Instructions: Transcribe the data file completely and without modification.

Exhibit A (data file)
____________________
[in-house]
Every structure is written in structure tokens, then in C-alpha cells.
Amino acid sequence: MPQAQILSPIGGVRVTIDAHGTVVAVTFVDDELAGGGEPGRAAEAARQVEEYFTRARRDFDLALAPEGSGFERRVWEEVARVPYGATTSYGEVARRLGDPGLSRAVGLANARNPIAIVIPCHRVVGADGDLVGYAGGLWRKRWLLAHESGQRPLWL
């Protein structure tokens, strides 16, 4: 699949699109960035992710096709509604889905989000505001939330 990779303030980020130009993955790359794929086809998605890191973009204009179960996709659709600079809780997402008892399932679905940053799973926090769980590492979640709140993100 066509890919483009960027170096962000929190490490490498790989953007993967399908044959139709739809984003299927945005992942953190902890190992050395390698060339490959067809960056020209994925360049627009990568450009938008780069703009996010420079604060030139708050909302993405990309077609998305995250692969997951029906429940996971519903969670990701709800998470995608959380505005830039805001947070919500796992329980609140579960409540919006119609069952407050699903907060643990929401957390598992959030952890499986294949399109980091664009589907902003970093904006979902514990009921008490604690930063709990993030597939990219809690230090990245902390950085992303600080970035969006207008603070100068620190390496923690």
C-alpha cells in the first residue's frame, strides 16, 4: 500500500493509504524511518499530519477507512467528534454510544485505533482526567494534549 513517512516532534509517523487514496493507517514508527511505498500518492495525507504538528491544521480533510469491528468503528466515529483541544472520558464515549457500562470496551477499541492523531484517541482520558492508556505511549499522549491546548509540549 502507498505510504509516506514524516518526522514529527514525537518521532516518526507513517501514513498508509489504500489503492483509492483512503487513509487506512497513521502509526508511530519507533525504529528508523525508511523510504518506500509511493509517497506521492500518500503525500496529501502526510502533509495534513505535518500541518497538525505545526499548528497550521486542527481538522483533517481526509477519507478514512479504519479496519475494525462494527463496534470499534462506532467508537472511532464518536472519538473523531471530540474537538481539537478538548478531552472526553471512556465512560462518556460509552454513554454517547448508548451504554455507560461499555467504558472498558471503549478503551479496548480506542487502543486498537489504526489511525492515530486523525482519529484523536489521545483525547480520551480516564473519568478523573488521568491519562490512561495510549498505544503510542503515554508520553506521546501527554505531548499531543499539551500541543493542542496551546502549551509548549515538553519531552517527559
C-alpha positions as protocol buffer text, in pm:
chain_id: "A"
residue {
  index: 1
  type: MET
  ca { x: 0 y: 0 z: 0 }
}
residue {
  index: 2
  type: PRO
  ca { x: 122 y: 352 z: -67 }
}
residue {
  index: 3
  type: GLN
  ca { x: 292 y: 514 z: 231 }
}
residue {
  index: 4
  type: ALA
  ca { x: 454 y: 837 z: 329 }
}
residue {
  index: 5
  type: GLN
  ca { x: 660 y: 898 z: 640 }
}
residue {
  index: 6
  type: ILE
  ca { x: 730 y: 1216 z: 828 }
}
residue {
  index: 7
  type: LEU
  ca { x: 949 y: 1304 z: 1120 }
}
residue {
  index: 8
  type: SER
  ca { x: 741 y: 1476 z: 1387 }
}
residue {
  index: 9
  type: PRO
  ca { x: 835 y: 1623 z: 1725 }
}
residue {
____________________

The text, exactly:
[in-house]
Every structure is written in structure tokens, then in C-alpha cells.
Amino acid sequence: MPQAQILSPIGGVRVTIDAHGTVVAVTFVDDELAGGGEPGRAAEAARQVEEYFTRARRDFDLALAPEGSGFERRVWEEVARVPYGATTSYGEVARRLGDPGLSRAVGLANARNPIAIVIPCHRVVGADGDLVGYAGGLWRKRWLLAHESGQRPLWL
């Protein structure tokens, strides 16, 4: 699949699109960035992710096709509604889905989000505001939330 990779303030980020130009993955790359794929086809998605890191973009204009179960996709659709600079809780997402008892399932679905940053799973926090769980590492979640709140993100 066509890919483009960027170096962000929190490490490498790989953007993967399908044959139709739809984003299927945005992942953190902890190992050395390698060339490959067809960056020209994925360049627009990568450009938008780069703009996010420079604060030139708050909302993405990309077609998305995250692969997951029906429940996971519903969670990701709800998470995608959380505005830039805001947070919500796992329980609140579960409540919006119609069952407050699903907060643990929401957390598992959030952890499986294949399109980091664009589907902003970093904006979902514990009921008490604690930063709990993030597939990219809690230090990245902390950085992303600080970035969006207008603070100068620190390496923690």
C-alpha cells in the first residue's frame, strides 16, 4: 500500500493509504524511518499530519477507512467528534454510544485505533482526567494534549 513517512516532534509517523487514496493507517514508527511505498500518492495525507504538528491544521480533510469491528468503528466515529483541544472520558464515549457500562470496551477499541492523531484517541482520558492508556505511549499522549491546548509540549 502507498505510504509516506514524516518526522514529527514525537518521532516518526507513517501514513498508509489504500489503492483509492483512503487513509487506512497513521502509526508511530519507533525504529528508523525508511523510504518506500509511493509517497506521492500518500503525500496529501502526510502533509495534513505535518500541518497538525505545526499548528497550521486542527481538522483533517481526509477519507478514512479504519479496519475494525462494527463496534470499534462506532467508537472511532464518536472519538473523531471530540474537538481539537478538548478531552472526553471512556465512560462518556460509552454513554454517547448508548451504554455507560461499555467504558472498558471503549478503551479496548480506542487502543486498537489504526489511525492515530486523525482519529484523536489521545483525547480520551480516564473519568478523573488521568491519562490512561495510549498505544503510542503515554508520553506521546501527554505531548499531543499539551500541543493542542496551546502549551509548549515538553519531552517527559
C-alpha positions as protocol buffer text, in pm:
chain_id: "A"
residue {
  index: 1
  type: MET
  ca { x: 0 y: 0 z: 0 }
}
residue {
  index: 2
  type: PRO
  ca { x: 122 y: 352 z: -67 }
}
residue {
  index: 3
  type: GLN
  ca { x: 292 y: 514 z: 231 }
}
residue {
  index: 4
  type: ALA
  ca { x: 454 y: 837 z: 329 }
}
residue {
  index: 5
  type: GLN
  ca { x: 660 y: 898 z: 640 }
}
residue {
  index: 6
  type: ILE
  ca { x: 730 y: 1216 z: 828 }
}
residue {
  index: 7
  type: LEU
  ca { x: 949 y: 1304 z: 1120 }
}
residue {
  index: 8
  type: SER
  ca { x: 741 y: 1476 z: 1387 }
}
residue {
  index: 9
  type: PRO
  ca { x: 835 y: 1623 z: 1725 }
}
residue {